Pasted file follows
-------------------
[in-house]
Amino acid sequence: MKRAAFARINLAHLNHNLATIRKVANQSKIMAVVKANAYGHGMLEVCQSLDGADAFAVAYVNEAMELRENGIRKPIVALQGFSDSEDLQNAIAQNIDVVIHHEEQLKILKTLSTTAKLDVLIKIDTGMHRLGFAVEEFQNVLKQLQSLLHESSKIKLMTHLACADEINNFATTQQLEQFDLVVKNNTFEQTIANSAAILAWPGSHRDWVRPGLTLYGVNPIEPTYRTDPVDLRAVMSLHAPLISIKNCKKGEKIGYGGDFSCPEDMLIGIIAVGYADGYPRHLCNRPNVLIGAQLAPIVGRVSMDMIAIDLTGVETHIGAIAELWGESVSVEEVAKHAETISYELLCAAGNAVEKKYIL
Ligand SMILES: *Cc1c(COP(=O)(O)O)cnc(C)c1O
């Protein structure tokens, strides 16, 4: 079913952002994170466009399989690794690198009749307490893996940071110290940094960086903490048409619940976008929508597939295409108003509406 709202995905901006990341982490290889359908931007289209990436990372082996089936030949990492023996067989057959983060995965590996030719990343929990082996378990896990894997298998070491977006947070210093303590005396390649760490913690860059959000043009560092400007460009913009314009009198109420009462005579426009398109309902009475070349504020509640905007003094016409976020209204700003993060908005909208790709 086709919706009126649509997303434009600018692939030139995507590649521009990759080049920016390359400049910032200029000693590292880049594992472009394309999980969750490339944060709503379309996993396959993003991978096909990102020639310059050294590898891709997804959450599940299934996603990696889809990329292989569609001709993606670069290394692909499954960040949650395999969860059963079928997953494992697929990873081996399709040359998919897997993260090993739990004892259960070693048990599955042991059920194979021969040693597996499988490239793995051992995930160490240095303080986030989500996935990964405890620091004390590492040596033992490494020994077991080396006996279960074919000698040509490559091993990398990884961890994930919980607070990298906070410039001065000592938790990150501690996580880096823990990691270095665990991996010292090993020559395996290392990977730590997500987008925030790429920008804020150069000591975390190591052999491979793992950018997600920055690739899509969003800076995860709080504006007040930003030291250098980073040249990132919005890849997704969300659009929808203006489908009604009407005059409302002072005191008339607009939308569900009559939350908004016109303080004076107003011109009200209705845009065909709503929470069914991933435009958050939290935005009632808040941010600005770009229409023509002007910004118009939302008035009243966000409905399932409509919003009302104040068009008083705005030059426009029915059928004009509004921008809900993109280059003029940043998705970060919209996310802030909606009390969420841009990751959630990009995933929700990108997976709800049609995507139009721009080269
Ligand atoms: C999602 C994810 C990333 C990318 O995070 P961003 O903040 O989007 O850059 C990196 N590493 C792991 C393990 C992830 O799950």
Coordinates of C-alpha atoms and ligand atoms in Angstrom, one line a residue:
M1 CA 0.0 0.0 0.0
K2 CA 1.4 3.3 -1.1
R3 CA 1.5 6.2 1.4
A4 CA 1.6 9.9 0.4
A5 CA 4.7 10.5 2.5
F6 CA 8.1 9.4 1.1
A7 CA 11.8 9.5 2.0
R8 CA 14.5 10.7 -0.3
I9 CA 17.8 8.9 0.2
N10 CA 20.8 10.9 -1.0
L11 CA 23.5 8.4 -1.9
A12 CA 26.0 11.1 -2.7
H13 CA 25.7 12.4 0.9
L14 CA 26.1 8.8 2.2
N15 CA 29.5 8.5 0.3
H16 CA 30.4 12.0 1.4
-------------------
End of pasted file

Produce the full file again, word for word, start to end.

[in-house]
Amino acid sequence: MKRAAFARINLAHLNHNLATIRKVANQSKIMAVVKANAYGHGMLEVCQSLDGADAFAVAYVNEAMELRENGIRKPIVALQGFSDSEDLQNAIAQNIDVVIHHEEQLKILKTLSTTAKLDVLIKIDTGMHRLGFAVEEFQNVLKQLQSLLHESSKIKLMTHLACADEINNFATTQQLEQFDLVVKNNTFEQTIANSAAILAWPGSHRDWVRPGLTLYGVNPIEPTYRTDPVDLRAVMSLHAPLISIKNCKKGEKIGYGGDFSCPEDMLIGIIAVGYADGYPRHLCNRPNVLIGAQLAPIVGRVSMDMIAIDLTGVETHIGAIAELWGESVSVEEVAKHAETISYELLCAAGNAVEKKYIL
Ligand SMILES: *Cc1c(COP(=O)(O)O)cnc(C)c1O
């Protein structure tokens, strides 16, 4: 079913952002994170466009399989690794690198009749307490893996940071110290940094960086903490048409619940976008929508597939295409108003509406 709202995905901006990341982490290889359908931007289209990436990372082996089936030949990492023996067989057959983060995965590996030719990343929990082996378990896990894997298998070491977006947070210093303590005396390649760490913690860059959000043009560092400007460009913009314009009198109420009462005579426009398109309902009475070349504020509640905007003094016409976020209204700003993060908005909208790709 086709919706009126649509997303434009600018692939030139995507590649521009990759080049920016390359400049910032200029000693590292880049594992472009394309999980969750490339944060709503379309996993396959993003991978096909990102020639310059050294590898891709997804959450599940299934996603990696889809990329292989569609001709993606670069290394692909499954960040949650395999969860059963079928997953494992697929990873081996399709040359998919897997993260090993739990004892259960070693048990599955042991059920194979021969040693597996499988490239793995051992995930160490240095303080986030989500996935990964405890620091004390590492040596033992490494020994077991080396006996279960074919000698040509490559091993990398990884961890994930919980607070990298906070410039001065000592938790990150501690996580880096823990990691270095665990991996010292090993020559395996290392990977730590997500987008925030790429920008804020150069000591975390190591052999491979793992950018997600920055690739899509969003800076995860709080504006007040930003030291250098980073040249990132919005890849997704969300659009929808203006489908009604009407005059409302002072005191008339607009939308569900009559939350908004016109303080004076107003011109009200209705845009065909709503929470069914991933435009958050939290935005009632808040941010600005770009229409023509002007910004118009939302008035009243966000409905399932409509919003009302104040068009008083705005030059426009029915059928004009509004921008809900993109280059003029940043998705970060919209996310802030909606009390969420841009990751959630990009995933929700990108997976709800049609995507139009721009080269
Ligand atoms: C999602 C994810 C990333 C990318 O995070 P961003 O903040 O989007 O850059 C990196 N590493 C792991 C393990 C992830 O799950």
Coordinates of C-alpha atoms and ligand atoms in Angstrom, one line a residue:
M1 CA 0.0 0.0 0.0
K2 CA 1.4 3.3 -1.1
R3 CA 1.5 6.2 1.4
A4 CA 1.6 9.9 0.4
A5 CA 4.7 10.5 2.5
F6 CA 8.1 9.4 1.1
A7 CA 11.8 9.5 2.0
R8 CA 14.5 10.7 -0.3
I9 CA 17.8 8.9 0.2
N10 CA 20.8 10.9 -1.0
L11 CA 23.5 8.4 -1.9
A12 CA 26.0 11.1 -2.7
H13 CA 25.7 12.4 0.9
L14 CA 26.1 8.8 2.2
N15 CA 29.5 8.5 0.3
H16 CA 30.4 12.0 1.4